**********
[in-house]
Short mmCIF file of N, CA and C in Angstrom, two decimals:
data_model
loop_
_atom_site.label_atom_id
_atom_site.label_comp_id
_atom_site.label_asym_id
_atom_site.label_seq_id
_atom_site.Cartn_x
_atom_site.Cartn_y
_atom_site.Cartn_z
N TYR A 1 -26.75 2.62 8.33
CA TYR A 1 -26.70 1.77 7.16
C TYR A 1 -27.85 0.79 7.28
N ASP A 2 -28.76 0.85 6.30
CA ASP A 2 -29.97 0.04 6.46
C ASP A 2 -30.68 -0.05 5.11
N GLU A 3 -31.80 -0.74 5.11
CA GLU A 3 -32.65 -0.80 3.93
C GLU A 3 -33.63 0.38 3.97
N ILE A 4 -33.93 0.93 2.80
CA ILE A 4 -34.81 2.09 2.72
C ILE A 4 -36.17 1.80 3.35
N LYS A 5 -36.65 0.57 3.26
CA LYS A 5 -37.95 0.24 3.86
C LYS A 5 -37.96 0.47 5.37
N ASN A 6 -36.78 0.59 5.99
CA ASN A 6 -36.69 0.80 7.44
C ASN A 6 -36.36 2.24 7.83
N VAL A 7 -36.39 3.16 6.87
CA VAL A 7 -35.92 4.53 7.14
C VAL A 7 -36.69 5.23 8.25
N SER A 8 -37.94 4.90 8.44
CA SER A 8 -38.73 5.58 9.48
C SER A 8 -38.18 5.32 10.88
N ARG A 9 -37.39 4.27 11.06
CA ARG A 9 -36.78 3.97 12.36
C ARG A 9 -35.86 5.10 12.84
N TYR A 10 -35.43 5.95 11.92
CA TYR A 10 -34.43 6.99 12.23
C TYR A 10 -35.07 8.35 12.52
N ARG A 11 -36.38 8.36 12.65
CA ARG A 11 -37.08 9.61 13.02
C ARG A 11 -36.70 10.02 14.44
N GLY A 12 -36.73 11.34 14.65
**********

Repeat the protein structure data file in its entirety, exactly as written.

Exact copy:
[in-house]
Short mmCIF file of N, CA and C in Angstrom, two decimals:
data_model
loop_
_atom_site.label_atom_id
_atom_site.label_comp_id
_atom_site.label_asym_id
_atom_site.label_seq_id
_atom_site.Cartn_x
_atom_site.Cartn_y
_atom_site.Cartn_z
N TYR A 1 -26.75 2.62 8.33
CA TYR A 1 -26.70 1.77 7.16
C TYR A 1 -27.85 0.79 7.28
N ASP A 2 -28.76 0.85 6.30
CA ASP A 2 -29.97 0.04 6.46
C ASP A 2 -30.68 -0.05 5.11
N GLU A 3 -31.80 -0.74 5.11
CA GLU A 3 -32.65 -0.80 3.93
C GLU A 3 -33.63 0.38 3.97
N ILE A 4 -33.93 0.93 2.80
CA ILE A 4 -34.81 2.09 2.72
C ILE A 4 -36.17 1.80 3.35
N LYS A 5 -36.65 0.57 3.26
CA LYS A 5 -37.95 0.24 3.86
C LYS A 5 -37.96 0.47 5.37
N ASN A 6 -36.78 0.59 5.99
CA ASN A 6 -36.69 0.80 7.44
C ASN A 6 -36.36 2.24 7.83
N VAL A 7 -36.39 3.16 6.87
CA VAL A 7 -35.92 4.53 7.14
C VAL A 7 -36.69 5.23 8.25
N SER A 8 -37.94 4.90 8.44
CA SER A 8 -38.73 5.58 9.48
C SER A 8 -38.18 5.32 10.88
N ARG A 9 -37.39 4.27 11.06
CA ARG A 9 -36.78 3.97 12.36
C ARG A 9 -35.86 5.10 12.84
N TYR A 10 -35.43 5.95 11.92
CA TYR A 10 -34.43 6.99 12.23
C TYR A 10 -35.07 8.35 12.52
N ARG A 11 -36.38 8.36 12.65
CA ARG A 11 -37.08 9.61 13.02
C ARG A 11 -36.70 10.02 14.44
N GLY A 12 -36.73 11.34 14.65